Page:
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Published: 24 january 2020 14:08

Find out why Lithuanians enjoy walking their dogs

Kaimo šunys
Selemono Paltanavičiaus nuotr. / Dogs in the countryside

Attitudes toward dogs have change greatly in Lithuania: they are no longer viewed as guards, but as family members, they are taught obedience and socialised to act appropriately in public spaces. It is paradoxical, but pets do not help Lithuanian people establish new acquaintances or closer relations with their neighbours and other dog owners. Research has shown that only 5% of our country’s dog owners interact with their neighbours while walking their dogs and only 6% get acquainted with new people.

This was revealed by a representative survey of Lithuanian residents performed by AC Nielsen Baltics on commission by the insurance company Gjensidige.

“The numbers show that most dog owners enjoy taking their pets for walks. This hobby is hampered by neither an early or late time of the day, nor poor weather conditions. Only 7% of Lithuanians, who own dogs, view everyday walks as an inevitable chore. This shows that pets are important companions for people and being with them brings pleasure. The survey has revealed that the attitude of Lithuanian dog owners is mature,” insurance company Gjensidige Damages head for the Baltic States Viktorija Katilienė said.

According to the study, most (56%) people, who take their pets for a walk, stated they enjoy breathing fresh air. The survey shows that 42% of dog owners always enjoy spending time with their pet. It is notable that more women than men hold this opinion. Individuals aged 16-44 most prefer spending time with their pets.

“People, who do not enjoy or have no time to do sports actively, find dogs to be an incentive to live more actively and move more,” V. Katilienė stated.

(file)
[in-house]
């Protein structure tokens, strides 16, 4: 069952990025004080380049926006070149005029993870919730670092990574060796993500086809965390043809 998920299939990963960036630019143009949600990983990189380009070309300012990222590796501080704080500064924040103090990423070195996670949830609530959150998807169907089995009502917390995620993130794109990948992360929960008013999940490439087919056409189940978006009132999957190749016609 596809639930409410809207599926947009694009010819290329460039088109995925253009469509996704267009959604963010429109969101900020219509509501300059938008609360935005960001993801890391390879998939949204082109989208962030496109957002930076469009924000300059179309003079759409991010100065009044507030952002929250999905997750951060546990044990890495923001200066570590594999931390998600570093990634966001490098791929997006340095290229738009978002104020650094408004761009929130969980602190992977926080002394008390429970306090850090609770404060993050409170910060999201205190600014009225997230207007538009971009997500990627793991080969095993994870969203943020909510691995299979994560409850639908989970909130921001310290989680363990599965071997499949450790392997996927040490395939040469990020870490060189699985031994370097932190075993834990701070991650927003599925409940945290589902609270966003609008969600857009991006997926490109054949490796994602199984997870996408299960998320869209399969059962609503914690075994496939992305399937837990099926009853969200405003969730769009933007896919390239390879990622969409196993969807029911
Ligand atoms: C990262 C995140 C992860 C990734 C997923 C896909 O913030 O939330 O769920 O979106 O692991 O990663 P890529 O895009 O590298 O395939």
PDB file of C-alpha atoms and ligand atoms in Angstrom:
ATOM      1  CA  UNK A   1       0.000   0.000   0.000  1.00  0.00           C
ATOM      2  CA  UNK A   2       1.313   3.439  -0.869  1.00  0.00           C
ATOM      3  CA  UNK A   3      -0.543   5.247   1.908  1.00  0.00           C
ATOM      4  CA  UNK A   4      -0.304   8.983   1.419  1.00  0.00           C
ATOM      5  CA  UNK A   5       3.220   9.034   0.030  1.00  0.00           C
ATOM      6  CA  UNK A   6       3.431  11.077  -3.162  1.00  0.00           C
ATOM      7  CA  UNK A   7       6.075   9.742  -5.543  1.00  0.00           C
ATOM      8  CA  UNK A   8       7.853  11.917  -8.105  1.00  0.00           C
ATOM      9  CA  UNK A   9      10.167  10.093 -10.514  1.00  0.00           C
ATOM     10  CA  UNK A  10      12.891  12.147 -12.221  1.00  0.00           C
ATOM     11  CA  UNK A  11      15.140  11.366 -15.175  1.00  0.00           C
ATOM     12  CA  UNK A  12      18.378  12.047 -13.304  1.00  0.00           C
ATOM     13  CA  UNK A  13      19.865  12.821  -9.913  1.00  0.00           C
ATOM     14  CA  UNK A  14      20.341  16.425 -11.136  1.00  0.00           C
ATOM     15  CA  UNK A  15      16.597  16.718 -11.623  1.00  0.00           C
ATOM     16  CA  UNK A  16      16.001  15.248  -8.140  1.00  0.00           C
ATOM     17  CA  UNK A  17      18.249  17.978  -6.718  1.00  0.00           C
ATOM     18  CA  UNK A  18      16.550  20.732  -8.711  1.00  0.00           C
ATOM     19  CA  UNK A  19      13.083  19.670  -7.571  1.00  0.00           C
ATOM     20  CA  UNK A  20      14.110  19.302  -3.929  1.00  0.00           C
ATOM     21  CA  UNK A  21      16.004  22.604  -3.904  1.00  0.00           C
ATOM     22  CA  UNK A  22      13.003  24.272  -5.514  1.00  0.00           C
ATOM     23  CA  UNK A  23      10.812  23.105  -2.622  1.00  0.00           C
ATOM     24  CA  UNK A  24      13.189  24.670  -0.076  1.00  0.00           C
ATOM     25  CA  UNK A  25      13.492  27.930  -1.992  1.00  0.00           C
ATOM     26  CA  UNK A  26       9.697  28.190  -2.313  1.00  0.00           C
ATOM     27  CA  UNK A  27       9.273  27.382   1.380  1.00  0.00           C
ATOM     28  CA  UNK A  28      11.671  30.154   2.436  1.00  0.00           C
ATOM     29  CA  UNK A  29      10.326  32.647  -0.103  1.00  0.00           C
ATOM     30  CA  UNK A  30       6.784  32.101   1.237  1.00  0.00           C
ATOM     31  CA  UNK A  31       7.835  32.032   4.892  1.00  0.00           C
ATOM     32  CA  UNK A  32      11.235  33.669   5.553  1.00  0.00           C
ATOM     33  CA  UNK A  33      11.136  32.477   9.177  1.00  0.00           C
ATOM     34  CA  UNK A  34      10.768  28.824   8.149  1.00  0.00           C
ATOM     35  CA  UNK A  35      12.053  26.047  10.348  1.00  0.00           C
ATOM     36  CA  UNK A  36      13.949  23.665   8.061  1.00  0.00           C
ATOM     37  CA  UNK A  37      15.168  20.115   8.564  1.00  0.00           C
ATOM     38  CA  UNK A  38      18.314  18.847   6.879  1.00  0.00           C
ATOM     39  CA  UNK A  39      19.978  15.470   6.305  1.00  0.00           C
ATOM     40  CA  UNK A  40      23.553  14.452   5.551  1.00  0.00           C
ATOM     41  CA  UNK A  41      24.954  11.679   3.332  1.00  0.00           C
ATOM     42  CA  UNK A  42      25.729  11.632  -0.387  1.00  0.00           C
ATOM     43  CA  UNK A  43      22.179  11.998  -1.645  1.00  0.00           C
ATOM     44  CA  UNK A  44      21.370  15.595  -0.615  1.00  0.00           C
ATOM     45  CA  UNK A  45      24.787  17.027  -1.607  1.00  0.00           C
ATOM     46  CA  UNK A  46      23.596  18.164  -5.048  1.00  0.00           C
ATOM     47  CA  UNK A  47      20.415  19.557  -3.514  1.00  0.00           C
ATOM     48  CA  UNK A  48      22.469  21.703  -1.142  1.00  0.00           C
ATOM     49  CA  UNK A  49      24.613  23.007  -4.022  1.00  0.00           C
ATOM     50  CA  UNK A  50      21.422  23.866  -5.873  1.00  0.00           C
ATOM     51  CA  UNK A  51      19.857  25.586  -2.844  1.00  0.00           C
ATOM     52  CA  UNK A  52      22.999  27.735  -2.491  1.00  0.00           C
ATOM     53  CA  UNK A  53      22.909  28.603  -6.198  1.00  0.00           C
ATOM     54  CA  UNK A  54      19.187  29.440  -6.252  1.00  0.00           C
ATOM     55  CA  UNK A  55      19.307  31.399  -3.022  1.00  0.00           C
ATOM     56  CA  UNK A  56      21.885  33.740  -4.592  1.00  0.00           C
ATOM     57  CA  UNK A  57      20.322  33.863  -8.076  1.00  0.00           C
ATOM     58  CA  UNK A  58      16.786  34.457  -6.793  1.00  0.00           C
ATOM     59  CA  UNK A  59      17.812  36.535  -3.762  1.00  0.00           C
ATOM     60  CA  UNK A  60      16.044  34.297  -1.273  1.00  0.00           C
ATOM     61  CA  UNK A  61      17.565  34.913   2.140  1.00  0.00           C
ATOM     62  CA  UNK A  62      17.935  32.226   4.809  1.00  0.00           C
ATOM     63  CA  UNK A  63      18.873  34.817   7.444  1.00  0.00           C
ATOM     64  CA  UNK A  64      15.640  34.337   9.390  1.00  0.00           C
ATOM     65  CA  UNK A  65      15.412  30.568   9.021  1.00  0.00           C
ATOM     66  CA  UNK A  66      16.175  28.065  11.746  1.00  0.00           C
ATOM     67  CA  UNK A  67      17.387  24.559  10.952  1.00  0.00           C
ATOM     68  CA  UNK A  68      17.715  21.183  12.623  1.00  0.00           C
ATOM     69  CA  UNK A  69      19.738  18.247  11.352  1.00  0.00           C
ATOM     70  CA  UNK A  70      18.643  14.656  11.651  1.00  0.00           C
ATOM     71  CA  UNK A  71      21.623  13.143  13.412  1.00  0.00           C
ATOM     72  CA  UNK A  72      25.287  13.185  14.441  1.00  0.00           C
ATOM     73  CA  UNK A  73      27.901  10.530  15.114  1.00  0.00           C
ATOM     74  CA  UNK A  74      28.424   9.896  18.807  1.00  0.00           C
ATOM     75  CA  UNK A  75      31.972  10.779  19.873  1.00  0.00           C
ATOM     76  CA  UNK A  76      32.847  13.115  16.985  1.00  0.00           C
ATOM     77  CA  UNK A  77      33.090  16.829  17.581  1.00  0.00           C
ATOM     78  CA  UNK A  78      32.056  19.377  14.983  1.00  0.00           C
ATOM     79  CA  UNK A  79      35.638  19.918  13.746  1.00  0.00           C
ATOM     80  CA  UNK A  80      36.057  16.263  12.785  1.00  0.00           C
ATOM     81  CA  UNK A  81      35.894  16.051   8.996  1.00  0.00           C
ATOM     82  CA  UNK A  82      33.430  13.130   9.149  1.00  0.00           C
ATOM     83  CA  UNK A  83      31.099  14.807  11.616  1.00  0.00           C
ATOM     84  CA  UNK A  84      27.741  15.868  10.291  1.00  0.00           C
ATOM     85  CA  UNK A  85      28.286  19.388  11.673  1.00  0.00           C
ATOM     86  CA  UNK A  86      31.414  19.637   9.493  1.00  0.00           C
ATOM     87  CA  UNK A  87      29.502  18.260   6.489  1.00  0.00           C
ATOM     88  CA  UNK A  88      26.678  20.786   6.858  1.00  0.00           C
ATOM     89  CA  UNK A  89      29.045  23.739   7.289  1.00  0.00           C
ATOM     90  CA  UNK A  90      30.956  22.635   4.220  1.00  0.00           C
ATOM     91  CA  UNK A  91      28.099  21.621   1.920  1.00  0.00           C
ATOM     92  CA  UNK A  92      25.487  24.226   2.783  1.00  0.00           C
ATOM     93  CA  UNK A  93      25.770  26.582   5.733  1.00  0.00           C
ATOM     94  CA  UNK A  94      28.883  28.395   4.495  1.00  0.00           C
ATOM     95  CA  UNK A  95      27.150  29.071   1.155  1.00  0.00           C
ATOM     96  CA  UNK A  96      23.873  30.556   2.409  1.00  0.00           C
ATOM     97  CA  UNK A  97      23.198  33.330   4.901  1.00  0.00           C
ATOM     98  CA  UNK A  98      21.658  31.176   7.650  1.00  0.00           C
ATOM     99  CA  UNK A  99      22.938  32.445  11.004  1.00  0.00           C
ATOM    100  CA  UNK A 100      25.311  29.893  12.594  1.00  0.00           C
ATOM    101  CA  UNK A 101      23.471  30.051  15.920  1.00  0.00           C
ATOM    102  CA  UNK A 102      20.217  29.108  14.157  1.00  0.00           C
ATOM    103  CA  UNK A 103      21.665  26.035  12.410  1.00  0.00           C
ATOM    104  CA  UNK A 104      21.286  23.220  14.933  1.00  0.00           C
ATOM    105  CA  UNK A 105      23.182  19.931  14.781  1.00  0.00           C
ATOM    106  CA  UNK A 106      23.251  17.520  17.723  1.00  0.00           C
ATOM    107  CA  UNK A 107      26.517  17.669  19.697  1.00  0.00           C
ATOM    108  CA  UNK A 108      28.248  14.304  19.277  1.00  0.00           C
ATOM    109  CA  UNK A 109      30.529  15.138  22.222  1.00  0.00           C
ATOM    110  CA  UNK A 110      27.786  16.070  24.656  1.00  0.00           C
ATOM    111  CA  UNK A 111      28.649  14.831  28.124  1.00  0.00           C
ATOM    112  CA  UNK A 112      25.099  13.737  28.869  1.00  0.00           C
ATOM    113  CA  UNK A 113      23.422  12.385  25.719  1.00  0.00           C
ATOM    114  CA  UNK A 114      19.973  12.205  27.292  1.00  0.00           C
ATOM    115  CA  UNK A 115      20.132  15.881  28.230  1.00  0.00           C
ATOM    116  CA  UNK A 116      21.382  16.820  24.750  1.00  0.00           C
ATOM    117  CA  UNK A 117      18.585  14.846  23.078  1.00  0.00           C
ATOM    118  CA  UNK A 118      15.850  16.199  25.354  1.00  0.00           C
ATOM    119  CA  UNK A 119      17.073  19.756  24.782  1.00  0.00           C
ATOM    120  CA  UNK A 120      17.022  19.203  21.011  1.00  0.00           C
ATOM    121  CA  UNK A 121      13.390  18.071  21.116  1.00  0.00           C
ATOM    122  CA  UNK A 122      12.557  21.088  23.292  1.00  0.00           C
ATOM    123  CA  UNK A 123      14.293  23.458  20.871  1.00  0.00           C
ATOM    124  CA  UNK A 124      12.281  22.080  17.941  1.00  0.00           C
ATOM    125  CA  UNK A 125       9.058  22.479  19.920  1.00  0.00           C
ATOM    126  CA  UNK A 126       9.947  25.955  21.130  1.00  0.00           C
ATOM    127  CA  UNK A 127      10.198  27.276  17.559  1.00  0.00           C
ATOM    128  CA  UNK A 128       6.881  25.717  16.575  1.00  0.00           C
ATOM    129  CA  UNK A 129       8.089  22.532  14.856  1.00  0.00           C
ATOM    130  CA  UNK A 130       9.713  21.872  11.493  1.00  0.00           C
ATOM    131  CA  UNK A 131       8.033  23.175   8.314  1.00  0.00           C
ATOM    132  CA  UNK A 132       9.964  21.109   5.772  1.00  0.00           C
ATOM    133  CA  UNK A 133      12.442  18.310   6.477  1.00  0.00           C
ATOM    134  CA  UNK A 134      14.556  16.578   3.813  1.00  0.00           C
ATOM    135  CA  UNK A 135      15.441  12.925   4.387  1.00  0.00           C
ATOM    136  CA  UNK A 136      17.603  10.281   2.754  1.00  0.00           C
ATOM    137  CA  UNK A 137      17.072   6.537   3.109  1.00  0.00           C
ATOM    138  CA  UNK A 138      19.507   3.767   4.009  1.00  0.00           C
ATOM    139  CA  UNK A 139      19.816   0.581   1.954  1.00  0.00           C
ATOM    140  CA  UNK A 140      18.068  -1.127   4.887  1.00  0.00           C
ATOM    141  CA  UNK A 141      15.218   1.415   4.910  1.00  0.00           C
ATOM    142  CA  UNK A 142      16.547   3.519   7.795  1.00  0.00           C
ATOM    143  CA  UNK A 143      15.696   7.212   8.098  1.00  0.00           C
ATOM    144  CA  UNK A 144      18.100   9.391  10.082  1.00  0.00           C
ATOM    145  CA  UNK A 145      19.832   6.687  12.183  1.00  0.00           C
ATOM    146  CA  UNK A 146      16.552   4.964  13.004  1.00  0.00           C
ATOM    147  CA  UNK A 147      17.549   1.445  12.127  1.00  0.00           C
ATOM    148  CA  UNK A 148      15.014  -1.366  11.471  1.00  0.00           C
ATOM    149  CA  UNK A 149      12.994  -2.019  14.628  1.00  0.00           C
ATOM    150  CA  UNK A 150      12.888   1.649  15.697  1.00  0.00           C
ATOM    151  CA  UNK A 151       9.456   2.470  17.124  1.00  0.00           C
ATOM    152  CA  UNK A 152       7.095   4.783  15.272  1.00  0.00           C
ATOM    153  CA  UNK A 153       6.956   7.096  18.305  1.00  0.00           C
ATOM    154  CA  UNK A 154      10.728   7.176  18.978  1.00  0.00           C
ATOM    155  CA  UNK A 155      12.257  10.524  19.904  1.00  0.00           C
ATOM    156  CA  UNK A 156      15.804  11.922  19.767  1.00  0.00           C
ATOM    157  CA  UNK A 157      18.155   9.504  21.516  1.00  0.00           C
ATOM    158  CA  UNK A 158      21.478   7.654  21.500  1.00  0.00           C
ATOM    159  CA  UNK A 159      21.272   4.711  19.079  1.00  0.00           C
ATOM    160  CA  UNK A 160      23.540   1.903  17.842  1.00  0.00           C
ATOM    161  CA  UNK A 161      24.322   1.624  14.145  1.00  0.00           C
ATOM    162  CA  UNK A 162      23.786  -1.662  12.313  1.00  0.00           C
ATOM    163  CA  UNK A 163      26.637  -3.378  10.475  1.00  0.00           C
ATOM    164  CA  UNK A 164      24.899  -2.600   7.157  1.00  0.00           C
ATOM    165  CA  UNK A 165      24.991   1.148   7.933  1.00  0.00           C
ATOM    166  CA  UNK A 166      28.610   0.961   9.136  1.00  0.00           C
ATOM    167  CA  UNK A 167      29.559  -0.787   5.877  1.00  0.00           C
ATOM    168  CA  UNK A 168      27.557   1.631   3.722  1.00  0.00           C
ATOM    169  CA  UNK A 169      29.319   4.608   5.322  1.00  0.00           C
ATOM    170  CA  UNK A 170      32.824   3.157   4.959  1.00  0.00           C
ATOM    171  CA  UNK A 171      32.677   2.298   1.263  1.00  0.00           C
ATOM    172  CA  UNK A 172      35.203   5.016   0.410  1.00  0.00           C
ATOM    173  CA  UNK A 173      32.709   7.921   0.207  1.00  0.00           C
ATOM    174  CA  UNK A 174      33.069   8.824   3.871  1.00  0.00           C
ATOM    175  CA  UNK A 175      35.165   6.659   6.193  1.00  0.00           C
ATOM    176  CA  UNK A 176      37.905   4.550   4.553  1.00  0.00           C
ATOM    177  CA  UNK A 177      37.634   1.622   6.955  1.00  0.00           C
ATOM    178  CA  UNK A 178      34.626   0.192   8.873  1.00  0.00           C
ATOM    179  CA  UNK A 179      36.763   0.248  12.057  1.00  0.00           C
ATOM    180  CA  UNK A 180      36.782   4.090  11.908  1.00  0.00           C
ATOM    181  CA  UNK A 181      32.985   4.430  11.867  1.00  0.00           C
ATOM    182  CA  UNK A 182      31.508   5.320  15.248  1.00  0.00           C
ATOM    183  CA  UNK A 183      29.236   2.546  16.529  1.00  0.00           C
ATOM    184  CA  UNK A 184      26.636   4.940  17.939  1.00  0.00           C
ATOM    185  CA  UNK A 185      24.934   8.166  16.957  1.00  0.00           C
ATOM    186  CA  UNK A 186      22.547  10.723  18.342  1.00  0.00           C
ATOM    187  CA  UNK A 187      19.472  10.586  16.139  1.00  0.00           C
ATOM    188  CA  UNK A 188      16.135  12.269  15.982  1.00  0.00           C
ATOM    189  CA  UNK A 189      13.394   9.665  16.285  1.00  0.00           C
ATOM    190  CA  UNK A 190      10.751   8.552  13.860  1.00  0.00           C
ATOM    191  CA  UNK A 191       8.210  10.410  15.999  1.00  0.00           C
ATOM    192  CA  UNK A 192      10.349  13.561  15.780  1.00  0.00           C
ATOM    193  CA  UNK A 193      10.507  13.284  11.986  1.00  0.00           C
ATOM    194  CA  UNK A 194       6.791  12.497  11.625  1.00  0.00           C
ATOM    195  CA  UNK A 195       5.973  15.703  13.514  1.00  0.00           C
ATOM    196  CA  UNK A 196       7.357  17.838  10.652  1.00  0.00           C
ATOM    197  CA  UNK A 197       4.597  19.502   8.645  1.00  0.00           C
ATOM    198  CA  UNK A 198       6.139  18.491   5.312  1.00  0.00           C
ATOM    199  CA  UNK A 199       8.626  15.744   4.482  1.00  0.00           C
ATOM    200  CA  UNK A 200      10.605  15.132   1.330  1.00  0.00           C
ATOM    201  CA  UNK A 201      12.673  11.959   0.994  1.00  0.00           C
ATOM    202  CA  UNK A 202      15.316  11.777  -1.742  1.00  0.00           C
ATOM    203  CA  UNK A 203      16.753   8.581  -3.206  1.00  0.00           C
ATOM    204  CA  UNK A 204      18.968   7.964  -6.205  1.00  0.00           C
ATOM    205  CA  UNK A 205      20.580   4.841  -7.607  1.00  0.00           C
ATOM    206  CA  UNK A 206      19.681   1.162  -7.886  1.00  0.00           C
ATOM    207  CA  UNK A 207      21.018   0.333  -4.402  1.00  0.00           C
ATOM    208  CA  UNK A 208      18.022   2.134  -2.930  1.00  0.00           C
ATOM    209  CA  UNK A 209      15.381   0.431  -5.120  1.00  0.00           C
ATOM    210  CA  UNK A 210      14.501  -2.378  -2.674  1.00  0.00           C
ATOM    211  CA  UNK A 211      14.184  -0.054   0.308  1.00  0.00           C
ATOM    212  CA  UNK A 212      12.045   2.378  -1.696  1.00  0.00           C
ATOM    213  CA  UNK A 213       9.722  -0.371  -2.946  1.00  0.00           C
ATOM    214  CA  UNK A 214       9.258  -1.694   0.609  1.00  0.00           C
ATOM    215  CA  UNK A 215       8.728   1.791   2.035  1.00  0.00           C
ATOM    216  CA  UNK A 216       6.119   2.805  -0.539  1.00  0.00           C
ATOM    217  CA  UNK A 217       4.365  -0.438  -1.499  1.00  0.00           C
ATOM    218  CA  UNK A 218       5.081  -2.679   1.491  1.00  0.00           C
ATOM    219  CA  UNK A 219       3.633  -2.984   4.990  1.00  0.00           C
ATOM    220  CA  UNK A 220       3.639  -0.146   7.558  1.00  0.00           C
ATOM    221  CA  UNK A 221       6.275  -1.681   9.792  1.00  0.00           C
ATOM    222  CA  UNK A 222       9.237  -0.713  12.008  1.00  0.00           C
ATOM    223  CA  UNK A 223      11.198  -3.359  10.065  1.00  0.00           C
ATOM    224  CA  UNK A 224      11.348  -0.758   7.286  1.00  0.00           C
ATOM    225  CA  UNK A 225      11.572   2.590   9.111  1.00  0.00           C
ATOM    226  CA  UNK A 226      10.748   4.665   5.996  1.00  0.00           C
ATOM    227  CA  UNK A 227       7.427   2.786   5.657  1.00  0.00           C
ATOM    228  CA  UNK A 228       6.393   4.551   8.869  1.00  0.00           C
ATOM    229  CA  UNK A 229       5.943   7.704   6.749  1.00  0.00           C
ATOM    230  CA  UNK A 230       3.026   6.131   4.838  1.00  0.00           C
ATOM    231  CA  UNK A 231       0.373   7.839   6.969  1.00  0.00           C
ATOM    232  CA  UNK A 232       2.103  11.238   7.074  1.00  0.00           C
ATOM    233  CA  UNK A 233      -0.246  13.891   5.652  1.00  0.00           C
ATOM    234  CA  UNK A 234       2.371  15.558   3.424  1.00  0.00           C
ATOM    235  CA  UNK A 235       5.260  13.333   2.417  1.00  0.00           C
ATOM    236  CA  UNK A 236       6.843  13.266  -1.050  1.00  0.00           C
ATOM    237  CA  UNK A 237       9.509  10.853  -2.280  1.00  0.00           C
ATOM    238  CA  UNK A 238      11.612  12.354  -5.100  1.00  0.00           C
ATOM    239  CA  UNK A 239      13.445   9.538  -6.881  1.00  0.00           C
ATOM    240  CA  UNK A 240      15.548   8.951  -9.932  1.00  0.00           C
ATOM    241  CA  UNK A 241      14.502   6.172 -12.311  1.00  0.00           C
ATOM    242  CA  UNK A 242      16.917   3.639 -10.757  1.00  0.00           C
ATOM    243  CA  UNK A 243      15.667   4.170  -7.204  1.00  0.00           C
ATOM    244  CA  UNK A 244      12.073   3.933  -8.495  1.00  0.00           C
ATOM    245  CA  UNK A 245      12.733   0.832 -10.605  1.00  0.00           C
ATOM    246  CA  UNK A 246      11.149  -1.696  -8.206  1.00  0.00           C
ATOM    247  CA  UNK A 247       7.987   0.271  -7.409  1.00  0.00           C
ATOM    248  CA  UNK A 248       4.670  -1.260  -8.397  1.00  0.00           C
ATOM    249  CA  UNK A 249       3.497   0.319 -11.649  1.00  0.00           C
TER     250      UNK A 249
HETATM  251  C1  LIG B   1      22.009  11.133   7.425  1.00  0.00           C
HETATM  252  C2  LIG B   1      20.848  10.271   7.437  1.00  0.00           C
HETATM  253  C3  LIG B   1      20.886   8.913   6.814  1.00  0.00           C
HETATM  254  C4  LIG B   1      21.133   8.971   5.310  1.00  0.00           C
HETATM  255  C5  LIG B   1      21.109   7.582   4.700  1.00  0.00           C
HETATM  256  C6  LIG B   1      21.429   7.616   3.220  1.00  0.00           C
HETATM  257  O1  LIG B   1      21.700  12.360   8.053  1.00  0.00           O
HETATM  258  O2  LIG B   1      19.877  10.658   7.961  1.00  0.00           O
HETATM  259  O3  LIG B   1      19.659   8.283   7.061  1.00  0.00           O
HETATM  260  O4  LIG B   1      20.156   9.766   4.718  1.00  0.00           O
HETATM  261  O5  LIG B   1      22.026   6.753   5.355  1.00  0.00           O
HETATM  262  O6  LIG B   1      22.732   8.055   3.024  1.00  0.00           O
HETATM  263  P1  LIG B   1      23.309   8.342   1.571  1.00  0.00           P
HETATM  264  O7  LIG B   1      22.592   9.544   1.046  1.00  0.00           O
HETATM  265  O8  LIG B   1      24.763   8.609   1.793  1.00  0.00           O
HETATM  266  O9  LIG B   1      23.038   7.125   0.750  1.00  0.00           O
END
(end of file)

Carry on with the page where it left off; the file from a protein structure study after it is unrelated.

According to the survey, 39% of dog owners, relish nature while walking with their pets and a third use this as a way to overcome stress and relax.

“Walking and spending time with a beloved pet are two factors, which help people overcome tensions. It is not without reason that animal therapy is becoming an increasingly popular means of prophylaxis, treatment and rehabilitation. Our four-legged friends compensate for people their lack of communication, allow them to feel needed every day. Walks a few times a day help not only relax, but also improve health,” V. Katilienė spoke.

The study showed that a fifth of Lithuanians, who own dogs, enjoy primarily the opportunity to be in solitude when taking their pet for a walk. “It is especially valued by people, who spend their days surrounded by people and live especially fast paced lives. We see that the desire to be in solitude is particularly important for people living in the cities. As such, the walking of a dog could become a good way to halt the daily rhythm and take distance from the chaos,” the insurance company representative said.

It turns out that the demand for solitude, not communication that is more associated with walking dogs. Only 6% of dog owners get acquainted with new people while walking their pet or find new friends. Only 5% of Lithuanian dog owners are helped by their pets to establish firmer relations with their neighbours.

“It seems that Lithuanians satisfy their need for communication not by walking their dogs, btu through other circumstances. When taking their pets for a walk, their owners hardly establish new associations with not only those living nearby, but also other dog owners. They focus their attention on their pet and do not seek contact with other people,” V. Katilienė summarised.

The representative survey of Lithuanian residents, during which 1,600 people living in various locations around the country were interviewed, was performed by AC Nielsen Baltics on commission from Gjensidige.


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